I recently wrote about Mycobacterium bovis, the cause of bovine TB and a pathogen that can be transmitted to people and rarely to pets. A reader made the following comment: "Having come across your very interesting blog, I was questioning/wondering whether your statement regarding Mycobacterium bovis, "whose main natural reservoir is cattle", is in fact… Continue Reading

More about turtles and Salmonella

Posted in Reptiles, Salmonella
In response to recent posts about Salmonella and turtles, a reader posed these questions: Okay, so turtles and tortoises can carry salmonella.  Does that mean that all do?  Not all, but a lot of them do. Aquatic turtles are probably a greater risk than tortoises. If a vet analyzes a poop sample from my Russian… Continue Reading

“The other TB” Mycobacterium bovis

Posted in Cats, Dogs, Other diseases
Tuberculosis (TB) is an incredibly important disease caused by Mycobacterium tuberculosis. It’s a huge problem internationally, and the problem is getting worse in many areas. Another cause of "tubercular" (or tuberculosis-like) disease is Mycobacterium bovis, a related microorganism whose main natural reservoir is cattle. Mycobacterium bovis is cause of bovine TB. It can also infect… Continue Reading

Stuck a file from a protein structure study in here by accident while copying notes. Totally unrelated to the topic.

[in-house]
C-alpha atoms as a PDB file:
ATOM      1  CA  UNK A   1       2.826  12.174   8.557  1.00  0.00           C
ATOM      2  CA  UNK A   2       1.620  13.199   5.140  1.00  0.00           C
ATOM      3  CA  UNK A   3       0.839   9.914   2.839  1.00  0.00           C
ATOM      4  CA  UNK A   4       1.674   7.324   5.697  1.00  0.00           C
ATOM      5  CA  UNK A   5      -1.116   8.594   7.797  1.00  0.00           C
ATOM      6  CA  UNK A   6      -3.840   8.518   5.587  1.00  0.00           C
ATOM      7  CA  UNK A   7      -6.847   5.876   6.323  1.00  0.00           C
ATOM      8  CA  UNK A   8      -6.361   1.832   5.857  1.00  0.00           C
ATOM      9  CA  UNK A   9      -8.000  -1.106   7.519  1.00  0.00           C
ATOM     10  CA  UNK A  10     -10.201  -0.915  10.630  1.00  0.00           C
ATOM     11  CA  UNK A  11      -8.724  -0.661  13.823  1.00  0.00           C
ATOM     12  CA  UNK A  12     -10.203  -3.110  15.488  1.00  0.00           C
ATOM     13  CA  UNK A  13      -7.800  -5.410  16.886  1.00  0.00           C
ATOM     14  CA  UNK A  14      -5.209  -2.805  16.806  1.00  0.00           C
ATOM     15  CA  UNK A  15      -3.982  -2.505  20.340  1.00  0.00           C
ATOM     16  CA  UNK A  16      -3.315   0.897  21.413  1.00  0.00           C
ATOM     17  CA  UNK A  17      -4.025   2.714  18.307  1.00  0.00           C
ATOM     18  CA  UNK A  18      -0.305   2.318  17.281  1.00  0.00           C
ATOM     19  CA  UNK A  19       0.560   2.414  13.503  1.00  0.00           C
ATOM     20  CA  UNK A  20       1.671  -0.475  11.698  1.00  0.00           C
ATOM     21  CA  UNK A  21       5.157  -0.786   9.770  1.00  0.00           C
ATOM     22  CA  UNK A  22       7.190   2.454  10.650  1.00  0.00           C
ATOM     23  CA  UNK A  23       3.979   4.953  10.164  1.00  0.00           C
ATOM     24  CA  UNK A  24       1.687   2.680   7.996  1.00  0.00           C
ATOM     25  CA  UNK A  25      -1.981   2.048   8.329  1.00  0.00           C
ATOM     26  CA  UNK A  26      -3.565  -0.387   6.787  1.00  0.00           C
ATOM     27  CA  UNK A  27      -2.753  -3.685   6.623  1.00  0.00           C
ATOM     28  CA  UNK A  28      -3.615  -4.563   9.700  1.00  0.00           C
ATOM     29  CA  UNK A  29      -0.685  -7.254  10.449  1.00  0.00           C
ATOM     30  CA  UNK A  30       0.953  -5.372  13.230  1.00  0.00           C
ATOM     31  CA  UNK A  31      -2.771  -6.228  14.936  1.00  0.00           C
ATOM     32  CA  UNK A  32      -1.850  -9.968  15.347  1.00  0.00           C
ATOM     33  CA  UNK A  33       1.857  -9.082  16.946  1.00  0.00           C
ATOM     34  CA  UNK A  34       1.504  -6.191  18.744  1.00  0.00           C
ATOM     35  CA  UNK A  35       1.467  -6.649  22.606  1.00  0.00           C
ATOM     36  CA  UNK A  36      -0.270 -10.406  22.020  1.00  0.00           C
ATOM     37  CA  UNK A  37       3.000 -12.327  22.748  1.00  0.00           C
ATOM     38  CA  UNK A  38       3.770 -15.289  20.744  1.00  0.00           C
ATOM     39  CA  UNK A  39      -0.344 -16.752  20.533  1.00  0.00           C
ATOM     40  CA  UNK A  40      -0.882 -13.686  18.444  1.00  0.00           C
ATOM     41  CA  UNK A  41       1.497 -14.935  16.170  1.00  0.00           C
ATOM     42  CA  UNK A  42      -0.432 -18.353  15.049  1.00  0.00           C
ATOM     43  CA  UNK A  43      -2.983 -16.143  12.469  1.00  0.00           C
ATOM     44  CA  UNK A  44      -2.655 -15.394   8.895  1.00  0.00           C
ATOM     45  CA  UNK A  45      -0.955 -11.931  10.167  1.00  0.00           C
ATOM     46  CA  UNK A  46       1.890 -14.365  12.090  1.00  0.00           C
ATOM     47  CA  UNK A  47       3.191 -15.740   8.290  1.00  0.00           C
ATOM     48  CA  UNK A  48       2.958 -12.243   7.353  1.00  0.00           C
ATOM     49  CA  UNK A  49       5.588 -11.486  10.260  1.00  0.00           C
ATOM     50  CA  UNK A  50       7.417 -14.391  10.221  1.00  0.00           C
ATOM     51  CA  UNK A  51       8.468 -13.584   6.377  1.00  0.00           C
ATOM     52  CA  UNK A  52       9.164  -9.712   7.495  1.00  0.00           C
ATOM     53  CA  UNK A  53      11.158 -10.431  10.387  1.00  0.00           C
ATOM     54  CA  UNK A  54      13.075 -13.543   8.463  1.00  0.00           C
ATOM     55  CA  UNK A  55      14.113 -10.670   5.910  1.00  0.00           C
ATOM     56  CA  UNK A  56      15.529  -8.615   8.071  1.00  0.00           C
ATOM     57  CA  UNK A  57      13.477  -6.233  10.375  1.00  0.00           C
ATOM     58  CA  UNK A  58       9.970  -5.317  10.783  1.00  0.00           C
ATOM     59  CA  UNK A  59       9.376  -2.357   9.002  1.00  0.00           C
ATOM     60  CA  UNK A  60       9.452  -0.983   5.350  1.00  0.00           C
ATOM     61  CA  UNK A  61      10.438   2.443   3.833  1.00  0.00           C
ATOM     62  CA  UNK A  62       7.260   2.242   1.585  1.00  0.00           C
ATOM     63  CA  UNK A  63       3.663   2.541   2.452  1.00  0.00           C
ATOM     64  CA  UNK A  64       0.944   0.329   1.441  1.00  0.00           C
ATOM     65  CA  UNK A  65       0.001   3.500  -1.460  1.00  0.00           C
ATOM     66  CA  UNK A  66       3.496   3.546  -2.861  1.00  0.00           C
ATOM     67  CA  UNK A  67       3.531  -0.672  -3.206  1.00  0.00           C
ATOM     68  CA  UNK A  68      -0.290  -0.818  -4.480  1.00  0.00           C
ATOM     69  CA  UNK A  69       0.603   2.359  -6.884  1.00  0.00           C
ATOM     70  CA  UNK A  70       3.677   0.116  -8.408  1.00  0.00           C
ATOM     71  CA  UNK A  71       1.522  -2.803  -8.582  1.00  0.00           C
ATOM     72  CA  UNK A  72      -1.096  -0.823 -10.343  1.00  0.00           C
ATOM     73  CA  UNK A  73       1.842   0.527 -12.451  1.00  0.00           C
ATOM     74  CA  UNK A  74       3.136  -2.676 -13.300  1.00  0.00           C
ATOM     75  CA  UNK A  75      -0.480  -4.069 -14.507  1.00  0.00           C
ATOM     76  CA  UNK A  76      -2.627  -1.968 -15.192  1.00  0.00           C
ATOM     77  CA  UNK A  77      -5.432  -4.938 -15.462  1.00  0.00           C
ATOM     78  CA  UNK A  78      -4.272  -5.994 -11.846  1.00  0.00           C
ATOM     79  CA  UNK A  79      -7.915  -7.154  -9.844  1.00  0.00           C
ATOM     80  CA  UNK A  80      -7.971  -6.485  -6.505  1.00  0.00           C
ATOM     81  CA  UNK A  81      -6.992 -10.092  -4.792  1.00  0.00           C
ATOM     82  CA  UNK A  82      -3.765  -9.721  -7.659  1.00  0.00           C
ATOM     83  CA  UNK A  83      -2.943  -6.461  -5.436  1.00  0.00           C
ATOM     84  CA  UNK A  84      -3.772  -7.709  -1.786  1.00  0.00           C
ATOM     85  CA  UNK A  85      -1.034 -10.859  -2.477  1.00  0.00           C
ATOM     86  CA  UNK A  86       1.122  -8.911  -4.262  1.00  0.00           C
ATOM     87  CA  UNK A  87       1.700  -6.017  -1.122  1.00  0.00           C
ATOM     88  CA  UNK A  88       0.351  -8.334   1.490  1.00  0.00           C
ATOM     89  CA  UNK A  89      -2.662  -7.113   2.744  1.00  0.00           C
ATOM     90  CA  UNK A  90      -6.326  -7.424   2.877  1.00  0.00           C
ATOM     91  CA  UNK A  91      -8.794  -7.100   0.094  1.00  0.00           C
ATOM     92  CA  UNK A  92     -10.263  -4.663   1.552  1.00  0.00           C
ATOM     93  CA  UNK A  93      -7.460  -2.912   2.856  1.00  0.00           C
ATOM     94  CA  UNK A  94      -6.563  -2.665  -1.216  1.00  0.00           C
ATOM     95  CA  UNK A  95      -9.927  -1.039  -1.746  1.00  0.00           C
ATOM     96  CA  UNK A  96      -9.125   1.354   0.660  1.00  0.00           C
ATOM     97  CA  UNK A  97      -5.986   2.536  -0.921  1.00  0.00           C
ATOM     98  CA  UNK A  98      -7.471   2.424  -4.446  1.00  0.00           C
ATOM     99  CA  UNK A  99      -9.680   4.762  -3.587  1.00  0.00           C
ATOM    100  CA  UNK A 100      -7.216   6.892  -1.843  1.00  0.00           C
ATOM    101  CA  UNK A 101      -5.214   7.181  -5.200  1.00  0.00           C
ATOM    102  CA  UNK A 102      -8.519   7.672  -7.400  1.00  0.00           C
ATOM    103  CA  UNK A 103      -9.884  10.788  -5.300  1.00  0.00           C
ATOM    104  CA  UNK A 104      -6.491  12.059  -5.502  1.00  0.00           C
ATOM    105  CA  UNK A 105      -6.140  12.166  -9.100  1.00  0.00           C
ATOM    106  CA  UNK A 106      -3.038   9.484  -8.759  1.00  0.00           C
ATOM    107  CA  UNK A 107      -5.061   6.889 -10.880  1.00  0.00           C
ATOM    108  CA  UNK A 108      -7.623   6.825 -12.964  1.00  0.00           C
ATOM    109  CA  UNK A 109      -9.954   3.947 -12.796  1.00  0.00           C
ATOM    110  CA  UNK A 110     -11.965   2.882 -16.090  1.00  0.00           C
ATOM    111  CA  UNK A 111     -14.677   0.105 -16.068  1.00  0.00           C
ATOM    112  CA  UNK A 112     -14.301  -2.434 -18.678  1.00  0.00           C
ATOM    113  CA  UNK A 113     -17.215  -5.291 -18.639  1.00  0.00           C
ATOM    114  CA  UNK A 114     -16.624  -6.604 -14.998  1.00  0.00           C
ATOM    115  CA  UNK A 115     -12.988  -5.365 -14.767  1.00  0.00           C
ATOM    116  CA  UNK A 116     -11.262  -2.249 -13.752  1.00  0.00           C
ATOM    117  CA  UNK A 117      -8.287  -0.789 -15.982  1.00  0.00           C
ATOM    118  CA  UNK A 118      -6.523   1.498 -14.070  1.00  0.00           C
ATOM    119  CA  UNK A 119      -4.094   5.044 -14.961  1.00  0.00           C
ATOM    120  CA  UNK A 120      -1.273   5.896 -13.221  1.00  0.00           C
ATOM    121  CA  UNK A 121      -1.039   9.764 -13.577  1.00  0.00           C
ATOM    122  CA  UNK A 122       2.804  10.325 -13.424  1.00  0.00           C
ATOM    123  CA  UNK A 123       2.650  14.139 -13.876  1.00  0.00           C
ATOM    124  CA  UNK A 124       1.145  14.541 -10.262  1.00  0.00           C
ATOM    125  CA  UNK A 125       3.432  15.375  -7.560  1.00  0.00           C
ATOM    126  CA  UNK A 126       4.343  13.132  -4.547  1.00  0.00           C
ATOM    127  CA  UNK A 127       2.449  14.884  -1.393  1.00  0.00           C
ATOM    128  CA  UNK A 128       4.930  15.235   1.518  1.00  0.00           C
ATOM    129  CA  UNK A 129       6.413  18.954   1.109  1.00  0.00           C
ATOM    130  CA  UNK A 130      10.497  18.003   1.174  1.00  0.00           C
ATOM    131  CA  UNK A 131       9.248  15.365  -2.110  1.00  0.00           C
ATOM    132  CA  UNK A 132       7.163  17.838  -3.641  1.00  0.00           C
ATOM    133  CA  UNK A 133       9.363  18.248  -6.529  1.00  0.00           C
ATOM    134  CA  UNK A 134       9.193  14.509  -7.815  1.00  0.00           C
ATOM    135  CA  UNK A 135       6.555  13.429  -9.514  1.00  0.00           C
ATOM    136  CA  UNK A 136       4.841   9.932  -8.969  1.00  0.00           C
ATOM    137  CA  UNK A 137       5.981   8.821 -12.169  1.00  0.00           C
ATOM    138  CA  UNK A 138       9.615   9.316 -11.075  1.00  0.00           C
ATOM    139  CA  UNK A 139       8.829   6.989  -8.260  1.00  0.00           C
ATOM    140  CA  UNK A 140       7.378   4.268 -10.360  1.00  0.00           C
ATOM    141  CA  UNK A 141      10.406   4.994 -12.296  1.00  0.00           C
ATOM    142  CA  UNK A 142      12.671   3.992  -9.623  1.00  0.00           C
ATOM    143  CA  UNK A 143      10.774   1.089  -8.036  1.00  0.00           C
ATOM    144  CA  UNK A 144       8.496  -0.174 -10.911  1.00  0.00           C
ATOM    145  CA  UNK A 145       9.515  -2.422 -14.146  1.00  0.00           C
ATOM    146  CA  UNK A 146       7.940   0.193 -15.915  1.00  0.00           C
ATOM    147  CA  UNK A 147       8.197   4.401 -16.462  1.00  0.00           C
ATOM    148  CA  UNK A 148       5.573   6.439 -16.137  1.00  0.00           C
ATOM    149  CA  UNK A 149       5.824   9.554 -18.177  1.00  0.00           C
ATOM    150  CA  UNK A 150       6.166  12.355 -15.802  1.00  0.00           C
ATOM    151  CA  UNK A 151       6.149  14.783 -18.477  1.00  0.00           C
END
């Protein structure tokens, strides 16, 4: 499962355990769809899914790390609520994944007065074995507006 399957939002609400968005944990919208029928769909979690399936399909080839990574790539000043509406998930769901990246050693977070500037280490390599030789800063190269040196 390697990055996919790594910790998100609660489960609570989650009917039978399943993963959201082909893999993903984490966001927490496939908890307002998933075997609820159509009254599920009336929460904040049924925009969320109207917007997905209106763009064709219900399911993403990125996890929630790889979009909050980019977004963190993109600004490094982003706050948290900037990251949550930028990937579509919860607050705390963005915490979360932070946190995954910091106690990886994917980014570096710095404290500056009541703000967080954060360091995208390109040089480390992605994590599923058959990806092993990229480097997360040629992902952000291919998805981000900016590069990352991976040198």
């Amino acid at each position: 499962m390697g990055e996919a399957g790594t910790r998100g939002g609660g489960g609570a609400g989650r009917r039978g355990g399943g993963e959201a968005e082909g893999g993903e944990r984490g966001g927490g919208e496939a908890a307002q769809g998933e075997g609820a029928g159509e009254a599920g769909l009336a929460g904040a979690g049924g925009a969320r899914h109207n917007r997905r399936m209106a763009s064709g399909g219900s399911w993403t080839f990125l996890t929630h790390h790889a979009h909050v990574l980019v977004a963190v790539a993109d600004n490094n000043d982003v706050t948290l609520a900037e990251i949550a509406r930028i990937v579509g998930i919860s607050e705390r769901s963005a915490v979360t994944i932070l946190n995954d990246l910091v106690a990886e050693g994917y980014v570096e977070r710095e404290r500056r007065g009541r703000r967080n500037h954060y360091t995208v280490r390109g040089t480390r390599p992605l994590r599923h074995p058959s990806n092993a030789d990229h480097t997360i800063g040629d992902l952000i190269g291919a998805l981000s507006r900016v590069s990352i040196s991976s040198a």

EFSA Statement on MRSA in animals and food

Posted in MRSA/MRSP
The European Food Safety Authority, along with the European CDC and European Medicines Agency, have released a report about methicillin-resistant Staphylococcus aureus (MRSA) in livestock, pets and food. There’s nothing too earth-shattering in it, and nothing more than what we’ve been saying all along, but some of the points are worth repeating. While food may be… Continue Reading

Meningitis in a baby linked to pet cat

Posted in Cats, Other diseases
A paper in the Journal of Clinical Microbiology back in 2000 described a case of Pasteurella multocida meningitis in a one-month-old baby that was linked to a pet cat. Pasteurella multocida is a bacterium that can be commonly found in the mouth of healthy dogs and cats – 90% or more of healthy cats may have… Continue Reading

Another dog cull in China

Posted in Dogs, Rabies, Vaccination
At the same time that the country is drafting an animal welfare law that would ban widespread killing of dogs, a Chinese city has killed 36 000 stray and pet dogs in an effort to eliminate rabies. Since late May 2009, more than 6 000 people in Hanzhong have been bitten or scratched (presumably by… Continue Reading

Red eared slider turtle rebuttal

Posted in Other animals, Salmonella